Last week, massive rainstorms hit parts of northern California. The rain brought much-needed relief to the drought-stricken state but also another crisis. Water levels in Lake Oroville, a reservoir held back by the nation’s tallest dam, rose more than 50 feet in just a few days.
As water levels rose, engineers had to open the dam’s main spillway, a concrete channel that diverts water away from the dam and into the Feather River below. Prior to the storms, the primary spillway channel was suffering from lack of attention and poor maintenance and marked with craters. As the water rushed down, cracks started to emerge, and the spillway began to break apart, then eroded away as water continued to spill out uncontrollably.
(video of the primary spillway)
To alleviate the flow on the primary spillway, engineers relied on the emergency spillway, an earthen channel with a holding basin, which had never been used in the dam’s history.
The emergency basin functioned until Sunday, when it too began to erode away, sending an uncontrollable volume of water into the river below.
The overwhelmed dam prompted state authorities to quickly call for the evacuation of over 180,000 residents living in the flood plain below the dam. The rain has since stopped, however, and water levels are receding. Now workers are rushing to make repairs before the next series of storms hits.
(video of the emergency spillway)
Blame for the potential catastrophe is being passed around. The state ignored warnings back in 2005 from three environmental groups that called for the dam’s emergency spillway to be reinforced with concrete. Yet last week’s rain produced water flows well below the maximum amount officials believed the basin could hold, and it was still enough to erode the channel. Ailing infrastructure and government oversight are partially to blame. But, explaining why California went from extreme drought to crisis-level flooding is the question many people cannot answer.
The Atlantic described California’s flooding problem as a “bitter irony” to a state that has been so plagued with drought.
Are California’s problems just a matter of happenstance?
In recent decades, America’s Golden State has experienced record wildfires, extreme drought, massive earthquakes and flooding. Even an excellent human government could not withstand such a barrage of environmental disasters.
The October 2014 issue of the Trumpet magazine included an infographic about California’s record drought. Lake Oroville was one of many reservoirs in California that was well below average capacity. It took only a few days of rain in 2017 for that image to change from a dried-out reservoir to a torrent of raging water ripping apart the dam’s spillways and causing the evacuation of almost 200,000 people.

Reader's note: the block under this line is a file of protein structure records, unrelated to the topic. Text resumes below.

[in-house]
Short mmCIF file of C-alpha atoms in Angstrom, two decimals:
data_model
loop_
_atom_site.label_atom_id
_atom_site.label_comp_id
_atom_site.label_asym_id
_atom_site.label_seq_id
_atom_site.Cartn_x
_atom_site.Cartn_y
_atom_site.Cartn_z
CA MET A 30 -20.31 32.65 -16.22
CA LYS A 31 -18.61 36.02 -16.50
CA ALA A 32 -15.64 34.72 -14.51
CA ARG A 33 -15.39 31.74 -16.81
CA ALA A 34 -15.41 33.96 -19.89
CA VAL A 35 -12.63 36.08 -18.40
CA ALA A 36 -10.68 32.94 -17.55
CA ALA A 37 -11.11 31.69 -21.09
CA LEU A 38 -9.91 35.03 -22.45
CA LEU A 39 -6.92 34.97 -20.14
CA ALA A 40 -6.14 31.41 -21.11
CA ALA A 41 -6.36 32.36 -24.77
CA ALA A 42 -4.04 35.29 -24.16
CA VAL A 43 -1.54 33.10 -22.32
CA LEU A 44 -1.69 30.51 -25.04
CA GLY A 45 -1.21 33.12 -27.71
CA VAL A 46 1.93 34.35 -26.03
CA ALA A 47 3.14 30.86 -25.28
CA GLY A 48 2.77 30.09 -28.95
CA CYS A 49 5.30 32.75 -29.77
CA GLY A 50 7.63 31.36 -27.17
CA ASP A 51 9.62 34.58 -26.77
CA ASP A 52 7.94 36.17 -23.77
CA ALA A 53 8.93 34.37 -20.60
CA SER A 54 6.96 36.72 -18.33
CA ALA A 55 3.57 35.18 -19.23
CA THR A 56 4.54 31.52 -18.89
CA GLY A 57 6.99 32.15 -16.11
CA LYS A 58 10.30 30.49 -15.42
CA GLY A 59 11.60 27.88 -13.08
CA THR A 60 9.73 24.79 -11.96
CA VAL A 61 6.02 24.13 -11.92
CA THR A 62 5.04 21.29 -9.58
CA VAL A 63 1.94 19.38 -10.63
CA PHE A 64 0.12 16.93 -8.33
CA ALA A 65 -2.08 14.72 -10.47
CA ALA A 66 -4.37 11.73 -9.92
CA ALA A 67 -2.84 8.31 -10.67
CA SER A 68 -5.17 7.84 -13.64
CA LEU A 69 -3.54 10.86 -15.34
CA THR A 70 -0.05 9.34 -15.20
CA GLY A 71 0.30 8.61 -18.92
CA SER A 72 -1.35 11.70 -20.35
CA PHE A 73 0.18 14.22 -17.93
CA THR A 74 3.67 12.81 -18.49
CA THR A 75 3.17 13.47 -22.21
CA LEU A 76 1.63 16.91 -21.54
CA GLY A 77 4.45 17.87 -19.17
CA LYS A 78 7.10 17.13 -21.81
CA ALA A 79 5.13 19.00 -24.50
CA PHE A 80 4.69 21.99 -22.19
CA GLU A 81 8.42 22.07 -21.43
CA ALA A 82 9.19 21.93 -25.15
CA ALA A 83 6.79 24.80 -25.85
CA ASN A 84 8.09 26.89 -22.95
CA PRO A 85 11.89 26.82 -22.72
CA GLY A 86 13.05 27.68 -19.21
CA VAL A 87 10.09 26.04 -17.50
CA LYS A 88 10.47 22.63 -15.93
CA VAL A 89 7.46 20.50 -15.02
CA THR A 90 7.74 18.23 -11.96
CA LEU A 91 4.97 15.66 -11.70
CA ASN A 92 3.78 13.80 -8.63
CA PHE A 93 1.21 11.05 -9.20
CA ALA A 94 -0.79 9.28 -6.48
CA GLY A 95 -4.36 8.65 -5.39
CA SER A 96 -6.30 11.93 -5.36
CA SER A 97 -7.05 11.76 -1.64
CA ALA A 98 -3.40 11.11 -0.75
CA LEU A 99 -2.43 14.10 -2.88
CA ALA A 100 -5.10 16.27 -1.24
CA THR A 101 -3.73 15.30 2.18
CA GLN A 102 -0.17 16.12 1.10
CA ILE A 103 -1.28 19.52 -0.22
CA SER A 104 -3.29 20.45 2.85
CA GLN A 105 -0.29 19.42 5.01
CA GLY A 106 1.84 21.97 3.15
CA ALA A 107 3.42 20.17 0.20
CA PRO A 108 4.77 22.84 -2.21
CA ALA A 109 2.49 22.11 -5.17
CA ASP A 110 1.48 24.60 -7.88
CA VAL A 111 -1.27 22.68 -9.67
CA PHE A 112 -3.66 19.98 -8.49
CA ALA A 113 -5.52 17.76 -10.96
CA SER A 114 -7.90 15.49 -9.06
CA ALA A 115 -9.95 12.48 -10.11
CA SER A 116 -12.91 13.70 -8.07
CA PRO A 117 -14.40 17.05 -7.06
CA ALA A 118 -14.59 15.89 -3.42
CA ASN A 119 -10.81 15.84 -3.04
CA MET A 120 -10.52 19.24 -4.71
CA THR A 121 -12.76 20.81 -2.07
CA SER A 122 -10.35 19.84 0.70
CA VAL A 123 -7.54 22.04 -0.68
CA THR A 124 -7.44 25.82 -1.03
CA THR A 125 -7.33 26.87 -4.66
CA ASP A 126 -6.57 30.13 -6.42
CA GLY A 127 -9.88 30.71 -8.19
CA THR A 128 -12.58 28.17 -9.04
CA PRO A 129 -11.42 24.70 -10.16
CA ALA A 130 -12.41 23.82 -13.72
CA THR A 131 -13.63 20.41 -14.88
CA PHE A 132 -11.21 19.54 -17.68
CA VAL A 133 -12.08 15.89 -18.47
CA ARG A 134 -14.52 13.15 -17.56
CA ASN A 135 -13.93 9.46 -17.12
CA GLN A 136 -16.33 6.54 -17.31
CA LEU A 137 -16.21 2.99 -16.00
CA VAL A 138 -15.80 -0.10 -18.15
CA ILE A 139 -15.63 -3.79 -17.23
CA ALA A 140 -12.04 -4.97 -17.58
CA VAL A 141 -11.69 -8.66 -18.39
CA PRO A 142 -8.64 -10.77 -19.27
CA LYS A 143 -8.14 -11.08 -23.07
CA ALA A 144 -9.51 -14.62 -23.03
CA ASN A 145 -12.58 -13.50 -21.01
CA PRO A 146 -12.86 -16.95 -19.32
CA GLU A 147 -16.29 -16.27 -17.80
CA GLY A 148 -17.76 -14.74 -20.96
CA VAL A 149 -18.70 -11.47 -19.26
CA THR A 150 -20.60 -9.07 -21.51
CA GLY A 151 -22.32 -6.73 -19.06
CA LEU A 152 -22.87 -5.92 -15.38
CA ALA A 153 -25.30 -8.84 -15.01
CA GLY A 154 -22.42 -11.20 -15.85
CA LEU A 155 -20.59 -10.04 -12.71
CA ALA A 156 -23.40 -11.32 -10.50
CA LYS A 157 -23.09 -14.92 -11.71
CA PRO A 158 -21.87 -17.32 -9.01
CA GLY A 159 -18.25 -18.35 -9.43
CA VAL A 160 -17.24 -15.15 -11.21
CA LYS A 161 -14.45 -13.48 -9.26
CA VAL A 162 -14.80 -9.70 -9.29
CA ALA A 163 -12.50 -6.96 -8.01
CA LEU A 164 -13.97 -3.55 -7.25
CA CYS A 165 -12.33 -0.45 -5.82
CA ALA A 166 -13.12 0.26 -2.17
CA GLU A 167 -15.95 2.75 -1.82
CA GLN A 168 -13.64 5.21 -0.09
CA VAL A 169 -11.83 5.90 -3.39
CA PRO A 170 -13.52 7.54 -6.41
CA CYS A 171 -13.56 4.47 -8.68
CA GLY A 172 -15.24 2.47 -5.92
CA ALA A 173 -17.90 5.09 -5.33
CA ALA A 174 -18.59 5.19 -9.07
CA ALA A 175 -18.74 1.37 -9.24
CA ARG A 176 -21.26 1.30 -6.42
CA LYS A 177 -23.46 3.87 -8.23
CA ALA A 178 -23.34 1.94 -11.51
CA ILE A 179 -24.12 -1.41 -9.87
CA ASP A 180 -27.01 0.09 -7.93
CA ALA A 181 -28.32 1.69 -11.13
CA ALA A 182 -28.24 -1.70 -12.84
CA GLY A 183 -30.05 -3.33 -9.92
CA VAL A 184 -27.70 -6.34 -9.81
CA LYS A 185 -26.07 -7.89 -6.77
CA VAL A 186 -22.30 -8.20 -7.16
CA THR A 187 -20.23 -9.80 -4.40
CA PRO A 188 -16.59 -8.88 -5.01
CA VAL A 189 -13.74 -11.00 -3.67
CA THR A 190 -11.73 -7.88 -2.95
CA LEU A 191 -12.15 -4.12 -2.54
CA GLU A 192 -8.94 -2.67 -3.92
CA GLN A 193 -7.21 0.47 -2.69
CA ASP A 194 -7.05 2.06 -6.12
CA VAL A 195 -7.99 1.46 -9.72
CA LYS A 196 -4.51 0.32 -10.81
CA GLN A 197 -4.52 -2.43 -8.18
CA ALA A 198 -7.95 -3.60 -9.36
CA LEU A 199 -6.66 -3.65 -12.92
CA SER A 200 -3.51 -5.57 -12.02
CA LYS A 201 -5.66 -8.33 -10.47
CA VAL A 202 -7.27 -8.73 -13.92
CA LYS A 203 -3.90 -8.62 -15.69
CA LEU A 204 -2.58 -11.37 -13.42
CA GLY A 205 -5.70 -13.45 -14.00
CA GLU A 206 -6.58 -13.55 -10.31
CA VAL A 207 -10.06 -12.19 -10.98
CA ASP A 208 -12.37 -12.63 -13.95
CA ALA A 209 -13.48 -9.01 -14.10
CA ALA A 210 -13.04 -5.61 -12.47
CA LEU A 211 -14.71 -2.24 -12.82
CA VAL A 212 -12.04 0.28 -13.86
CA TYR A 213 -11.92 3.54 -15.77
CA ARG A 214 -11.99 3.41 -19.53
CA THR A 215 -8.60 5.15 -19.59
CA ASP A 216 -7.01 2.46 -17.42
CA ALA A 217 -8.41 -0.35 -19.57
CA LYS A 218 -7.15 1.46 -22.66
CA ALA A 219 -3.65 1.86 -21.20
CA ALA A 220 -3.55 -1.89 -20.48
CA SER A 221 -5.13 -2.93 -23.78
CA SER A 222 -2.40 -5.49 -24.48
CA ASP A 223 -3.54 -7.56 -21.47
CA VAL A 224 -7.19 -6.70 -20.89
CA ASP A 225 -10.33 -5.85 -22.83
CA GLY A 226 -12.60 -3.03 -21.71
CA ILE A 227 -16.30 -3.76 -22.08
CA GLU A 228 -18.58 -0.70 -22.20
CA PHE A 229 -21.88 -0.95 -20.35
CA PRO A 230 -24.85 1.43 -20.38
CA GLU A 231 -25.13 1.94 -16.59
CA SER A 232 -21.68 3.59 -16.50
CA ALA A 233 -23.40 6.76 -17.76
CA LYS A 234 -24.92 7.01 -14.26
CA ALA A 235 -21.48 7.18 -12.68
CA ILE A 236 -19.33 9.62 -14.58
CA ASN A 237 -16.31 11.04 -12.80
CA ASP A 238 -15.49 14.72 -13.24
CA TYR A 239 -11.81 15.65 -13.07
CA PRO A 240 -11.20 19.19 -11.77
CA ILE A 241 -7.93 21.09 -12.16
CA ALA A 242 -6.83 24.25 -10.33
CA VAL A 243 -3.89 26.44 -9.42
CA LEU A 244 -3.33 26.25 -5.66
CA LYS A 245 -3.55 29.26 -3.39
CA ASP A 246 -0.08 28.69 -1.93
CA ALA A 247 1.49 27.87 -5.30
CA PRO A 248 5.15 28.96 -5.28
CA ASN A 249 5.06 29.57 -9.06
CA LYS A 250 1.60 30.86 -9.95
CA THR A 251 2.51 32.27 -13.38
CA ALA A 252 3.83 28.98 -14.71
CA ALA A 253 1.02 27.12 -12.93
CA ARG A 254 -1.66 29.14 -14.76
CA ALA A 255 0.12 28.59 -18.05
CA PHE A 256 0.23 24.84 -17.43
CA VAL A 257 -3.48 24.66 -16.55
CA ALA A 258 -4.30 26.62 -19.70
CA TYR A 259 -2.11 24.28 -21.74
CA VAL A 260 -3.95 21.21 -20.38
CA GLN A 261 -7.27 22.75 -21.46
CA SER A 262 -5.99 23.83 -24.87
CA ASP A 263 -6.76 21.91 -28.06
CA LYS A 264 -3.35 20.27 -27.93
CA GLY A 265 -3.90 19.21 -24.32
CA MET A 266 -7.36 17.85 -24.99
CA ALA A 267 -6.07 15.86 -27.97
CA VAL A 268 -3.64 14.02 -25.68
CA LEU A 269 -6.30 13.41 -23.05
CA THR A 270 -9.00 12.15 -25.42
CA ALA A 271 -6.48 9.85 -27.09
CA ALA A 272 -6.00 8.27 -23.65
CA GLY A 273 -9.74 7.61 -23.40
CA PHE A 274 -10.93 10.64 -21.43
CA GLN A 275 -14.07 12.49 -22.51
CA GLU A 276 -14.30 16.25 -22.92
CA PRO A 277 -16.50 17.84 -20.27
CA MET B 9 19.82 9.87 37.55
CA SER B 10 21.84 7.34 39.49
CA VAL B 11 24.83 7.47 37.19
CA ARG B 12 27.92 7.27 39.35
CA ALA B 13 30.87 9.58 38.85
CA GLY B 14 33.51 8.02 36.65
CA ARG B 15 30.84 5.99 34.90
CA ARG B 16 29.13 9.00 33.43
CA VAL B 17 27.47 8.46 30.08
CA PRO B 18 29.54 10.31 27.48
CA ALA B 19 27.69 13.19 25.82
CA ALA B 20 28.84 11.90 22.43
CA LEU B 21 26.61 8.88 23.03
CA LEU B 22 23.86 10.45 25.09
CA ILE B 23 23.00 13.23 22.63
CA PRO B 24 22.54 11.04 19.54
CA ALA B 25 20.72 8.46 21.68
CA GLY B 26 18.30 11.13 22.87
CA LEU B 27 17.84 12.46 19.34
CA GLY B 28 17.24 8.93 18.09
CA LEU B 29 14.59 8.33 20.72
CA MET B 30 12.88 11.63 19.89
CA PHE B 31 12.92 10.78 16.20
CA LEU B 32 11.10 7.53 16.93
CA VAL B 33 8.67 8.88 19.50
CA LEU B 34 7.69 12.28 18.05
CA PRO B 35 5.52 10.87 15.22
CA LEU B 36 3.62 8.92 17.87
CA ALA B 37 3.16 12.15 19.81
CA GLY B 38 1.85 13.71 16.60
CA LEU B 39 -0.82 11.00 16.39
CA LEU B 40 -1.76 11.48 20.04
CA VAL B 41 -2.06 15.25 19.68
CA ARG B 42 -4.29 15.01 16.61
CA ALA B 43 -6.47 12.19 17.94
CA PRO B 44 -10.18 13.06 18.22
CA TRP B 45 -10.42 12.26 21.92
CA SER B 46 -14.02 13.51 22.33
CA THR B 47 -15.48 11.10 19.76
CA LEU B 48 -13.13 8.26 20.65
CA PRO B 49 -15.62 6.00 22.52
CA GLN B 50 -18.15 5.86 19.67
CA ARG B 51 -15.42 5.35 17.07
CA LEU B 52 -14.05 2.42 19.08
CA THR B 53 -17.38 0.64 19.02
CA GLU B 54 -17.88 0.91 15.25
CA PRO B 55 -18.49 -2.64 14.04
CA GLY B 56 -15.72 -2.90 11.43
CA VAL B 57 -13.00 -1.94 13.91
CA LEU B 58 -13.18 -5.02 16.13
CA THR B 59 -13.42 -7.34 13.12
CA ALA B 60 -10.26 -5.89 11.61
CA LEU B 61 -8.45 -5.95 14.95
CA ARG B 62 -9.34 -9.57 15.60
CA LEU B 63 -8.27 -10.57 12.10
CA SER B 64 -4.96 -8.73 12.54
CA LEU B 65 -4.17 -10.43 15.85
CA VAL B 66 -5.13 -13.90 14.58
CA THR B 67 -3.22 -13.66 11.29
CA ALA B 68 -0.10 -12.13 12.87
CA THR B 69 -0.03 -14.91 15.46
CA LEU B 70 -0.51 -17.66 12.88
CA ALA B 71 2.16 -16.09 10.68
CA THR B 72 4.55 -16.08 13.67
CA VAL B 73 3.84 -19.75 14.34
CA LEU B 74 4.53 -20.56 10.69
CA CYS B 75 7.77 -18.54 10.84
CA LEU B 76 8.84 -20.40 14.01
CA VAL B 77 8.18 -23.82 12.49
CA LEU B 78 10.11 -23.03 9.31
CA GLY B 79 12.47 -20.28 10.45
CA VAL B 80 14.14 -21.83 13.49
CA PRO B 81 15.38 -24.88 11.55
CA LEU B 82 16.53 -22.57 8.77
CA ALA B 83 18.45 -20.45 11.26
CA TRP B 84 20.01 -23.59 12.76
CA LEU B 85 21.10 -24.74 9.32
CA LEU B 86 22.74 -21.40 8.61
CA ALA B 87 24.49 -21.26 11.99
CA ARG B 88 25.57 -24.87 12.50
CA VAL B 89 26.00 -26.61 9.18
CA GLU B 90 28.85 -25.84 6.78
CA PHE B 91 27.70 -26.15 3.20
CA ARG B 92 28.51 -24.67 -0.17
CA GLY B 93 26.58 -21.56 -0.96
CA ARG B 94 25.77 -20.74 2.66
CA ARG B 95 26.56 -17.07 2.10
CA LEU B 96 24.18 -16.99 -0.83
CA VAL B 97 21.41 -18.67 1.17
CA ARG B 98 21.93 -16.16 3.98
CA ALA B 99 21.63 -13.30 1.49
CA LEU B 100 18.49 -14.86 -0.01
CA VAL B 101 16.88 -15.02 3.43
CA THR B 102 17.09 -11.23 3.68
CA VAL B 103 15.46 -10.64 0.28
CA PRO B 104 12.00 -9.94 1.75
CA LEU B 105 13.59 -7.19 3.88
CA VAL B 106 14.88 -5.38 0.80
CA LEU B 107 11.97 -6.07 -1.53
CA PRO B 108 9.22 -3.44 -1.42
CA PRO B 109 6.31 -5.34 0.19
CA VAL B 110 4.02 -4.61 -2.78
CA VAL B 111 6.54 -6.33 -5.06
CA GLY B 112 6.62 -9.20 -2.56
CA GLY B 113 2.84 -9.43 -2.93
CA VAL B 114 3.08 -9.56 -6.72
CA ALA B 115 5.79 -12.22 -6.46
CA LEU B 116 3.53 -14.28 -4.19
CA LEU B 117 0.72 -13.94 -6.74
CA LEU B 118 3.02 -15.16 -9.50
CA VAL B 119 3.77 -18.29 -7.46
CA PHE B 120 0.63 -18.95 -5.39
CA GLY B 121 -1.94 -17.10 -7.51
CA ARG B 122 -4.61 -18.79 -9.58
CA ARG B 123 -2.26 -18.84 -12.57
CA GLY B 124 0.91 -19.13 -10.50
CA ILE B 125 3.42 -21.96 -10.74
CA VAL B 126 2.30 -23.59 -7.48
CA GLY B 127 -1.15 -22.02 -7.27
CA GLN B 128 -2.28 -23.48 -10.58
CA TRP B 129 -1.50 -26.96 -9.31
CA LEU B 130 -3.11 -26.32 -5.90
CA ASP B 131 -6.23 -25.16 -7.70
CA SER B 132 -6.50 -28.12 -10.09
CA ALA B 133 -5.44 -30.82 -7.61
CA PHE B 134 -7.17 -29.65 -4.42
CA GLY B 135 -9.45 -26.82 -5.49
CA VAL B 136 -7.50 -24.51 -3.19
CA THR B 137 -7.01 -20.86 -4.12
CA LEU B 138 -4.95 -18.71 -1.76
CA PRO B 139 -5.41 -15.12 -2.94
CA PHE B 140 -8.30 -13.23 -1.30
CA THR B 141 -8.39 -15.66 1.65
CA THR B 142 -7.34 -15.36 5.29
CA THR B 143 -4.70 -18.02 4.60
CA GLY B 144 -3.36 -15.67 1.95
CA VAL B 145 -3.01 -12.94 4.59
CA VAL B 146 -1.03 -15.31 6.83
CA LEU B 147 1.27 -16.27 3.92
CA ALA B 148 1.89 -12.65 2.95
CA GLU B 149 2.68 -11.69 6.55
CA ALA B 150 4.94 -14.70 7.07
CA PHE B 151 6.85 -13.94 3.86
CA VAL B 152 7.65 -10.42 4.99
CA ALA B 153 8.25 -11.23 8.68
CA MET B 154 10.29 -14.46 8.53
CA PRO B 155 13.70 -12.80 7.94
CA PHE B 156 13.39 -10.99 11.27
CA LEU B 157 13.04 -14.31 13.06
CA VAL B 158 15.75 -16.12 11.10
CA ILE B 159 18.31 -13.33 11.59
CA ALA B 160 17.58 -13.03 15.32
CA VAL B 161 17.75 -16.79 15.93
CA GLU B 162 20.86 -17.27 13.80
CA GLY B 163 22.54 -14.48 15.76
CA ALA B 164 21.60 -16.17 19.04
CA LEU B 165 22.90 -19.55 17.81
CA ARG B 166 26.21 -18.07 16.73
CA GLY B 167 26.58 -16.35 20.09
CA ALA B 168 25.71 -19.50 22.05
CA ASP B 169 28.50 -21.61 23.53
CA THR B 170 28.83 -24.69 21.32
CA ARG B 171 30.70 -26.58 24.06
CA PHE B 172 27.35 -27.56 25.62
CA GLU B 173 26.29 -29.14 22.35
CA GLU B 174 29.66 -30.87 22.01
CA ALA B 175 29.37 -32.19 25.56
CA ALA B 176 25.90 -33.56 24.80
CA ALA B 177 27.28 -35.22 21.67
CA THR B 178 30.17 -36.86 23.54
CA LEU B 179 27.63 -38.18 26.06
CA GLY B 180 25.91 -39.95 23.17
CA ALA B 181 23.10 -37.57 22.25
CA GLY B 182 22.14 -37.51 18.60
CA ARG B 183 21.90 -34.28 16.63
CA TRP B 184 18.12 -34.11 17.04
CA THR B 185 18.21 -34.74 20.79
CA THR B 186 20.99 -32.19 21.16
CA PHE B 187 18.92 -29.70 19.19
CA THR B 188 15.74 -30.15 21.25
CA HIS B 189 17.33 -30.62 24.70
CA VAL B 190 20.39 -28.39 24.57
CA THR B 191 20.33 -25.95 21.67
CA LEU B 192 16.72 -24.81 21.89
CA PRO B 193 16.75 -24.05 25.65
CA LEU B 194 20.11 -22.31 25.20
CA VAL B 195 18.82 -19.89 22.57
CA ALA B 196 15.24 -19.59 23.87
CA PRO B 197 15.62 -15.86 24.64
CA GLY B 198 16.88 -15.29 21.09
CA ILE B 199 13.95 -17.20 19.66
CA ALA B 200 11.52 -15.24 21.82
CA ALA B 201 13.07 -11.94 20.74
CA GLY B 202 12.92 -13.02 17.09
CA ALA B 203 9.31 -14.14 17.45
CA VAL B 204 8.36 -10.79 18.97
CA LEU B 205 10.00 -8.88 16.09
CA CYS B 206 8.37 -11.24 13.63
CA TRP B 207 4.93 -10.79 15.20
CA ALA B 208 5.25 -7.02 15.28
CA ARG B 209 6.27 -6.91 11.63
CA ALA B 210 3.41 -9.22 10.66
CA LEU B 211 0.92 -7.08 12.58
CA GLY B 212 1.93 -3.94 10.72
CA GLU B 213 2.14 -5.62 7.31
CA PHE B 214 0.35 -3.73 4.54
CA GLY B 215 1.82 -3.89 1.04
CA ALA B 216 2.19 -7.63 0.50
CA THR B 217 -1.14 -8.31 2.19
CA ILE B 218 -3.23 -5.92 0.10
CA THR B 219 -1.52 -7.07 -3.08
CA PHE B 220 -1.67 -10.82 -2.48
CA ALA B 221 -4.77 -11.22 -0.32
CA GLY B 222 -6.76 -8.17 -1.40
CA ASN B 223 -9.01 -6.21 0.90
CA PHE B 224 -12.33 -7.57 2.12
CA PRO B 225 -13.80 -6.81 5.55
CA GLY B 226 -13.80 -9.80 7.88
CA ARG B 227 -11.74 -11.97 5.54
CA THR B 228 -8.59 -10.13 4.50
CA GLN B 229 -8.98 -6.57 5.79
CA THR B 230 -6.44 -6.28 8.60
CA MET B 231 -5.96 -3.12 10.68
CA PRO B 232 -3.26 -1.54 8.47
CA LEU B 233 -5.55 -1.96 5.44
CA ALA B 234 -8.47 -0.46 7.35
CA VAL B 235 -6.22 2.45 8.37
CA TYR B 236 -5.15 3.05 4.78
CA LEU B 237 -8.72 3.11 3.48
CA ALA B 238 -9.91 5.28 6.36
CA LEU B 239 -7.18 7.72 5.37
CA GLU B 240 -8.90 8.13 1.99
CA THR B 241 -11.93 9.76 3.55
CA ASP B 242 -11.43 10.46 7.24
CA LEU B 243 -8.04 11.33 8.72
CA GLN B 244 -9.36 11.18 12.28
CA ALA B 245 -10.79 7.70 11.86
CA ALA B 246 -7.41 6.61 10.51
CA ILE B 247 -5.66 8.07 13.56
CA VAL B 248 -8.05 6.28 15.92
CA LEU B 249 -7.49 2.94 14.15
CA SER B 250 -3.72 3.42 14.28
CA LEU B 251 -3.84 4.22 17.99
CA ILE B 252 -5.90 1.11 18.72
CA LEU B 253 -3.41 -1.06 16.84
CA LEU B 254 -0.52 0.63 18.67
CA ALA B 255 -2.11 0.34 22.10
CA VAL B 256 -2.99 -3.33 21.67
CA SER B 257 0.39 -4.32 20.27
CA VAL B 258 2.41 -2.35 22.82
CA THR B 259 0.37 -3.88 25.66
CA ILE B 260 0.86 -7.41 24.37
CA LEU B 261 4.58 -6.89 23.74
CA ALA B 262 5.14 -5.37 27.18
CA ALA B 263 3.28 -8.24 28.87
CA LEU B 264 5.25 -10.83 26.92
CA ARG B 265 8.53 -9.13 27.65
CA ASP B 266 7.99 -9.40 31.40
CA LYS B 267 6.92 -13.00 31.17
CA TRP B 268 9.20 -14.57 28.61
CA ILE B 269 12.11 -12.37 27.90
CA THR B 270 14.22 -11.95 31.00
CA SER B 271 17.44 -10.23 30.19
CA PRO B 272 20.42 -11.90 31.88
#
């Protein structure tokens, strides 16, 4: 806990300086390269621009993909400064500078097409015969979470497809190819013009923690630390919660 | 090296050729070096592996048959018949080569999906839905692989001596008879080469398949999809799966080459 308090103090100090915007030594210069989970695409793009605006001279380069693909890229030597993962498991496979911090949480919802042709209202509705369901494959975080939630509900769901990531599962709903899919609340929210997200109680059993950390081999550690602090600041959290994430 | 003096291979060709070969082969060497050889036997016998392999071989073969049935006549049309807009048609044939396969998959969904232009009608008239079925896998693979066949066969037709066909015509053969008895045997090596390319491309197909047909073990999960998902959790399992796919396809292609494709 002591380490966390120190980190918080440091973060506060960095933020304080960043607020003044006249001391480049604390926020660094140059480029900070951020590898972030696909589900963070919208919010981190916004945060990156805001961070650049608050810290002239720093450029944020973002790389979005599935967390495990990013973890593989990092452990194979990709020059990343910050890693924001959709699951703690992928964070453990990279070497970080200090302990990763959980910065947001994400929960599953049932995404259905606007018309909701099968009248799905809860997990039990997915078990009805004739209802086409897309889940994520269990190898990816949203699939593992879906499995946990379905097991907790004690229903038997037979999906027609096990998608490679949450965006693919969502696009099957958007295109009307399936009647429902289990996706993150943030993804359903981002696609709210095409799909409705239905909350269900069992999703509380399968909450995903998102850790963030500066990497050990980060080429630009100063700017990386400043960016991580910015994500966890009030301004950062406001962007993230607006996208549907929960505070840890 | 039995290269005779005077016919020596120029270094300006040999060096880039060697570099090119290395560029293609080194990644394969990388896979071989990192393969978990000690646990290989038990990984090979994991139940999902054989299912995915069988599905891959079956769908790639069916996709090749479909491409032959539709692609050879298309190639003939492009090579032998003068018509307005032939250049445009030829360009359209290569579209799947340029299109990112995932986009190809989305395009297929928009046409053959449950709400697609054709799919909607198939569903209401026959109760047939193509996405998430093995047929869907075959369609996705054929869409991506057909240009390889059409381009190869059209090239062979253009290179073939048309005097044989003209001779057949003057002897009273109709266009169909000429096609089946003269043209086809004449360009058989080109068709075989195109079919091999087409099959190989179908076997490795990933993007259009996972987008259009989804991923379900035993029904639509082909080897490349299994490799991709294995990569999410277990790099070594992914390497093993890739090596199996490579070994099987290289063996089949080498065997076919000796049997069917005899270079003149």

The Editorial Board of the Sacramento Bee wrote a short piece asking for politicians to set aside differences and focus on fixing California:
We may think we tame nature. We kid ourselves. An earthquake can strike at any time, liquefying seemingly solid ground, lifting entire buildings off their foundations, and fracturing bridges. Parts of Malibu can slide into the Pacific in one rainy season. A few months later, fire can destroy entire communities in the Sierra foothills.
The current situation cannot be attributed to climate change alone. Scientists say no single event can be laid at the feet of global warming. But they also say climate change leads to extreme weather patterns. And California certainly is experiencing extremes. California is ending five years of drought, and now is experiencing one of the wettest rainy seasons on record.
Yet California’s extreme weather problems demand a much more serious solution than stopping climate change or ending partisan politics.
The solutions to California’s problems are far beyond climate change, infrastructure choices or politics. In his article, Mr. Flurry refers back to a piece he wrote in 1993, saying, “One disaster after another is striking California. These deadly disasters are repeatedly labelled the ‘worst ever’! … With all the disasters that have struck California the past few years, it’s as if the state is under a curse.”
That article is as timely today as ever. These weather disasters are warnings from God designed to get people’s attention. Here is what we wrote in our free booklet, Why ‘Natural’ Disasters?:
The God of the Bible is not impotent. He wields the punitive sword of flood and mildew—and also that of drought (Deuteronomy 28:22; 11:17). Sometimes He uses both at the same time in order to heighten their corrective power: “And also I have withholden the rain from you, when there were yet three months to the harvest: and I caused it to rain upon one city, and caused it not to rain upon another city: one piece was rained upon, and the piece whereupon it rained not withered” (Amos 4:7). Notice—this is God talking through His Prophet Amos. God causes these weather disasters! In one region God sends a drought—in another region, floods—and it all happens right before harvest time. And why? God causes it because we haven’t returned to Him (verse 8). Amos is trying to help us see the connection between extreme weather upsets and human sin.
These extreme weather events are going to worsen in parallel with the worsening, not of partisanship, emissions or budgets, but of the nation’s sins. California went from five years of crisis-level drought to devastating floods in just a matter of days. It’s time we start asking, Why ‘natural’ disasters?